Laws that prohibited any individual or company from being involved in the manufacturing or retailing of beverage alcohol in British Columbia became a matter for review when, in June, 1982, Mitchell opened a small brewery on the property of Sewell’s Marina in West Vancouver to brew and supply real ales to his Troller Pub, located down the street.
Although this first foray into commercial brewing did not last, Mitchell was inspired and eager to persue his inspiration. A September 1982 trip to the UK in search of better brewing equipment also yielded a suitcase full of beers, a couple bottles each of 14 different UK brands. These were shared one October evening with a number of beer aficionados in a pub, the Pickled Onion, located in a Dunbar residence on the west side of Vancouver. The host, a wine and spirits agent provided accompaniments and others brought along a few beers of their own to share. Working our way through the beers, discussing the merits of each and speculating on recipes, the group had a grand evening as we also tried another five or six North American bottled beers and finally settled into the draft canisters of home brew brought by a couple of the participants.
This was the evening that Spinnakers was conceived out of a realization that we could have access to such an amazing array of flavours. With the best beers of the evening having been provided by the home brewers, it was evident that the technology was in the room and the task at hand was to find a location and set about the process of building Canada’s first in-house brewpub of the modern era.
The process started with a review of Provincial liquor laws and a visit to Victoria’s City Hall where we quickly learned that a brewery / pub combination was not an allowed land use anywhere within the city limits. Subsequent conversations with Victoria’s Mayor and a few Councilors revealed a perspective that whilst the idea of a neighbourhood public house with an in-house brewery might be interesting, given that there were no examples to look at we were facing a very real fear of the unknown, that is, it may be a nice idea, but not in my backyard, thank you. One councilor summed it up nicely by telling us to find a neighbourhood that did not exist so that there would be no pushback and that those who lived next to the proposed brewpub would be doing so out of their own volition.
With this in mind, the current location at the foot of Catherine Street, on the edge of Lime Bay, overlooking Victoria’s harbour was singled out as a preferred potential location. Adjacent lands were derelict industrial, the remnants of a long closed shingle mill, an oil tank farm and underutilized rail yards. Long considered the wrong side of the bridge, Vic West had long been ignored by officials at the City. Suggestions of the current location resulted in the City Planning Department calling for a new community plan for Vic West before consideration could be given to any proposal. Having a background in private practise involving community planning work proved useful as we were able to return 6 weeks later with a vision as to how the surrounding areas might unfold over the next 20 years and how a neighbouthood brewpub might fit into the community.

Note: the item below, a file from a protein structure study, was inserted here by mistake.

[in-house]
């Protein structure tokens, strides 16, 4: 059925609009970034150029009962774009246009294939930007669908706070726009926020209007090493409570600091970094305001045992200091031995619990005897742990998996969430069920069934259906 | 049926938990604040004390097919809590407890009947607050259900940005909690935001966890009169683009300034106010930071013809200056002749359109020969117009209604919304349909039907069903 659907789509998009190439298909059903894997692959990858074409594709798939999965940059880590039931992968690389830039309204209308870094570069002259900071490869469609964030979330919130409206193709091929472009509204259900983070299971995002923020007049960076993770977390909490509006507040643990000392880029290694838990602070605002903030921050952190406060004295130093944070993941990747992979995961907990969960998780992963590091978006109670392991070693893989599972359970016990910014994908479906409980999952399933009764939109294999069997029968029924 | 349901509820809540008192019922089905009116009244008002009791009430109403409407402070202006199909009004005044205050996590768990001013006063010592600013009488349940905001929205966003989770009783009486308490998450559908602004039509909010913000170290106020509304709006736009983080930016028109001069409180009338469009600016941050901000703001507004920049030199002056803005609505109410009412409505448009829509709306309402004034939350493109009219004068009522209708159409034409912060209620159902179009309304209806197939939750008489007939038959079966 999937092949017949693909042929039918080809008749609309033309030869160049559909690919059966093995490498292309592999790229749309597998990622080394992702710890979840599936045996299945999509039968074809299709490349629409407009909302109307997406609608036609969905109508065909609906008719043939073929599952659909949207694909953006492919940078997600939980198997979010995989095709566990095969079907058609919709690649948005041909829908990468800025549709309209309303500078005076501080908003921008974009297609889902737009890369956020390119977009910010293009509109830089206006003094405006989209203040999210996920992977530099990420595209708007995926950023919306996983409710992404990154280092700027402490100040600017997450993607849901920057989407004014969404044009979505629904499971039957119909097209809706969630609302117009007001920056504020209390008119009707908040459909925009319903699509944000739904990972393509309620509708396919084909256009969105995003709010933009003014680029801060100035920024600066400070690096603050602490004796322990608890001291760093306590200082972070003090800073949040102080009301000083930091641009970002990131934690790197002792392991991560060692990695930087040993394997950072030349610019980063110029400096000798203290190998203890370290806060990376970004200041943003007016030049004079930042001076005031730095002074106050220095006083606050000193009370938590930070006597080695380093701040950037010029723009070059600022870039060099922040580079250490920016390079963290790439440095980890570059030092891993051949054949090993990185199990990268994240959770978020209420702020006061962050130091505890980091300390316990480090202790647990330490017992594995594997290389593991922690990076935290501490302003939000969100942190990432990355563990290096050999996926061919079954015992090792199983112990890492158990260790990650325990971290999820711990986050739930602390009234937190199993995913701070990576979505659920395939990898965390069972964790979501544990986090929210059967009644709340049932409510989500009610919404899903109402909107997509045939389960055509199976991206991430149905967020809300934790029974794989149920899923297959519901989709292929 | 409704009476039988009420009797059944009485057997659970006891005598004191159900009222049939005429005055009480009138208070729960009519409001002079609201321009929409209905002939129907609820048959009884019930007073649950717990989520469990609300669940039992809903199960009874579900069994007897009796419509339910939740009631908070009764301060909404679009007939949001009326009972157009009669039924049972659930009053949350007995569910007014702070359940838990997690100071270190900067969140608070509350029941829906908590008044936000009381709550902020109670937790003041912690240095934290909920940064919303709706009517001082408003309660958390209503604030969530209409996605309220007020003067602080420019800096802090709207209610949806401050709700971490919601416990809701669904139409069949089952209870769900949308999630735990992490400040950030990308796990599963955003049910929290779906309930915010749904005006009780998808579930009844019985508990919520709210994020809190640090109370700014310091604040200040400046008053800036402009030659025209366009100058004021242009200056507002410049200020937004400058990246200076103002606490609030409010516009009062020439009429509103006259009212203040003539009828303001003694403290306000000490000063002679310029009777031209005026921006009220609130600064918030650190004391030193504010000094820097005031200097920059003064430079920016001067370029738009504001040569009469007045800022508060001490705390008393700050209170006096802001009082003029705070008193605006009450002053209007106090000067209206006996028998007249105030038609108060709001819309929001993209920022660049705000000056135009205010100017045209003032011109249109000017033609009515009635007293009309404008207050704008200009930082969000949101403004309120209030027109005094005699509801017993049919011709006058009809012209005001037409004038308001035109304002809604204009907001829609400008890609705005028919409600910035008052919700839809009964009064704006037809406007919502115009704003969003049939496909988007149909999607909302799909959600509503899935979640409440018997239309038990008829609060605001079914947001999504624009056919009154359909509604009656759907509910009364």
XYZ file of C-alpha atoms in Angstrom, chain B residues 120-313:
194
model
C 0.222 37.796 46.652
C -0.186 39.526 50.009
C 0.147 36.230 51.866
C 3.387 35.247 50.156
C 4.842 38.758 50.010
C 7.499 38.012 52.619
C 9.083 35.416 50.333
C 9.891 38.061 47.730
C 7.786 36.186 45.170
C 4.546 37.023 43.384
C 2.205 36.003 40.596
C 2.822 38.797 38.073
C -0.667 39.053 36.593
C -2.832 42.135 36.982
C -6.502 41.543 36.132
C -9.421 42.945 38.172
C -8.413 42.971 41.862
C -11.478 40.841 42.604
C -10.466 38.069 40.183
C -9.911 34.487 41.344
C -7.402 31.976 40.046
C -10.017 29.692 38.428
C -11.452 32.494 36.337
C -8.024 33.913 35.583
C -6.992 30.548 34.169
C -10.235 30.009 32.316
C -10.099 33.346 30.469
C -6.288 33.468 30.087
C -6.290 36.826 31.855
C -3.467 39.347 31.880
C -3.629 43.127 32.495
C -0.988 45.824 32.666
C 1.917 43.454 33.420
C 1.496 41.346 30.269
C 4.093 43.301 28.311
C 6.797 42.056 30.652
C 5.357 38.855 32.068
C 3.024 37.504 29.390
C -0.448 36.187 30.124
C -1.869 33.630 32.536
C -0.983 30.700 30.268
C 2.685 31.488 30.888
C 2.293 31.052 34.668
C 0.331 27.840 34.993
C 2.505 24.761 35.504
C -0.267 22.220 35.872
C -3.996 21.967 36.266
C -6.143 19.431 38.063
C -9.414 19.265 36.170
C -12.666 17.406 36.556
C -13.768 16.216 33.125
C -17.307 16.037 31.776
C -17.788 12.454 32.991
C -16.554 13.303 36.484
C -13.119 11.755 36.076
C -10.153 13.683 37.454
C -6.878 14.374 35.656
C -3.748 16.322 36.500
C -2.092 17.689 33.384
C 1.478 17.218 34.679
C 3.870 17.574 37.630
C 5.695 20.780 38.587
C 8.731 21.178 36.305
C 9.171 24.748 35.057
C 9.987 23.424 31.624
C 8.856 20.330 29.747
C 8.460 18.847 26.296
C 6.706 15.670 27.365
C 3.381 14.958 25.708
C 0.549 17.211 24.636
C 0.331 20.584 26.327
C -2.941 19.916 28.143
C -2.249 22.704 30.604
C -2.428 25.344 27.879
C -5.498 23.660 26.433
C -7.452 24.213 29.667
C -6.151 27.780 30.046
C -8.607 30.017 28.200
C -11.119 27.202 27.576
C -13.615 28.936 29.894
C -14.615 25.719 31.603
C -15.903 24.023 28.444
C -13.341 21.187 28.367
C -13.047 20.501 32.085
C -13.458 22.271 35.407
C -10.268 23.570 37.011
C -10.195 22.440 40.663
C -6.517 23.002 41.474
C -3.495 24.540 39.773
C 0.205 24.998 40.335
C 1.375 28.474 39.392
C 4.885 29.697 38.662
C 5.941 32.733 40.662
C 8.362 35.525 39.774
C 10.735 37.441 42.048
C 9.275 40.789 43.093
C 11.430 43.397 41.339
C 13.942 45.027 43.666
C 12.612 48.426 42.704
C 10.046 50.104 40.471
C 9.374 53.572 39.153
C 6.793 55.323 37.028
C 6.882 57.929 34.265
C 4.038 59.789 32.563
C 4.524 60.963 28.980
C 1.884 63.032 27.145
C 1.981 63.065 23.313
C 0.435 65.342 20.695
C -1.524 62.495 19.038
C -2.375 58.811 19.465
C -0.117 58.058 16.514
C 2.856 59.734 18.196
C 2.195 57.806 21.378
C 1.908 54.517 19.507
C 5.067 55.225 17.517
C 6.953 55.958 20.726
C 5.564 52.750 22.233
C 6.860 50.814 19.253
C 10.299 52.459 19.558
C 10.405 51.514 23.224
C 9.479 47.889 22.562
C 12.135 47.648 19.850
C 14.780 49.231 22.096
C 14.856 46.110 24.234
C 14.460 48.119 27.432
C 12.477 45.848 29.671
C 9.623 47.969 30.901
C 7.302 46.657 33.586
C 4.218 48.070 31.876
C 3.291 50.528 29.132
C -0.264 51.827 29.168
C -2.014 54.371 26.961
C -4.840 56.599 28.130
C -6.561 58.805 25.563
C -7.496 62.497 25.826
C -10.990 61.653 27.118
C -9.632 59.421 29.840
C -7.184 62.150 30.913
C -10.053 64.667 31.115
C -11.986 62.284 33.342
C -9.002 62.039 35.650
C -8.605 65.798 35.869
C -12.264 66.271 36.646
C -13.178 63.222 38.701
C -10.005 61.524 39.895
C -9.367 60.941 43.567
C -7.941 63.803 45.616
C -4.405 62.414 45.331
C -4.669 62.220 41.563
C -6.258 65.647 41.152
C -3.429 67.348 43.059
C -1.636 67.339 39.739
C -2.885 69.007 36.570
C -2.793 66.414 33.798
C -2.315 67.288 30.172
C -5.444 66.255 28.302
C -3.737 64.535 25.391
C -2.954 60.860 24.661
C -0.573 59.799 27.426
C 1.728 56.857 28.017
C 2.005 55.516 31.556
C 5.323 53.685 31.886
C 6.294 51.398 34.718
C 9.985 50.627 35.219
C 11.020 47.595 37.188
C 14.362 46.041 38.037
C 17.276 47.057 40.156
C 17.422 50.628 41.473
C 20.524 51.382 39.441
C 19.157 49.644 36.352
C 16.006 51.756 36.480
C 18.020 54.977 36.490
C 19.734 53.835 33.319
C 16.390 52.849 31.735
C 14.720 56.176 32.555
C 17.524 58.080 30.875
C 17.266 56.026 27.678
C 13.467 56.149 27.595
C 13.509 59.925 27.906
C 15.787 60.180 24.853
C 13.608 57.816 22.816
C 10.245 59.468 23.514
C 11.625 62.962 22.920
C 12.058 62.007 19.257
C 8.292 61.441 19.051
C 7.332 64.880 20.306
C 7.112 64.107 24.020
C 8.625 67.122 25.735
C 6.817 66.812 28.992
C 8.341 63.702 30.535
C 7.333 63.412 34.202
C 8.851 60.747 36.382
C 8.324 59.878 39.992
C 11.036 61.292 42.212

Presentations to the Vic West Community Association resulted in the association conducting a neighbouhood poll indicating a very high level of support. This led to the development of a set of drawings and applications to create a zoning bylaw specific to the needs of a craft brewery and brewpub.
At the same time, a process was commenced with the Provincial government’s department of Liquor Control and Licensing which led to the creation of a set of Guidelines for Licensing Brewpubs in British Columbia. It turned out that previously authorized Horseshoe Bay operation was allowed to proceed because it was not expected to succeed. The advent of another pending application caused the General Manager to require the development of more formal guidelines for licensing as well as a need to amend the Liquor Control and Licensing Act to provide an on-going exclusion to Tied House Provisions which were embedded in the Act to ensure a legal separation between manufacturers and liquor licensees.
At the level of the Federal Government it was also necessary to seek an amendment to the federal Excise Act which stated that the only means of communication between the manufacturer of commodities subject to Excise duties was by highway. The Troller Pub / Horshoe Bay Brewing scenario complied with the Federal Excise Act as the beer was kegged at the brewery and then trucked down the street to the pub. Spinnakers, as a result of an Federal Excise Act amendment, contained within a February 1984 Federal Budget, was the first in-house liquor manufacturing facility to take advantage of the new provisions, ultimately paving the way for brewpubs, wineries and more recently, craft distilleries with attached licensed premises to exist.
From idea to opening day, over a period of 18 months, the Spinnakers team managed to put together what became Canada’s first in-house brewpub of the modern era. We think it was worth the effort. We trust that you will appreciate the results of our efforts.
Spinnakers Gastro Brewpub and Guesthouse
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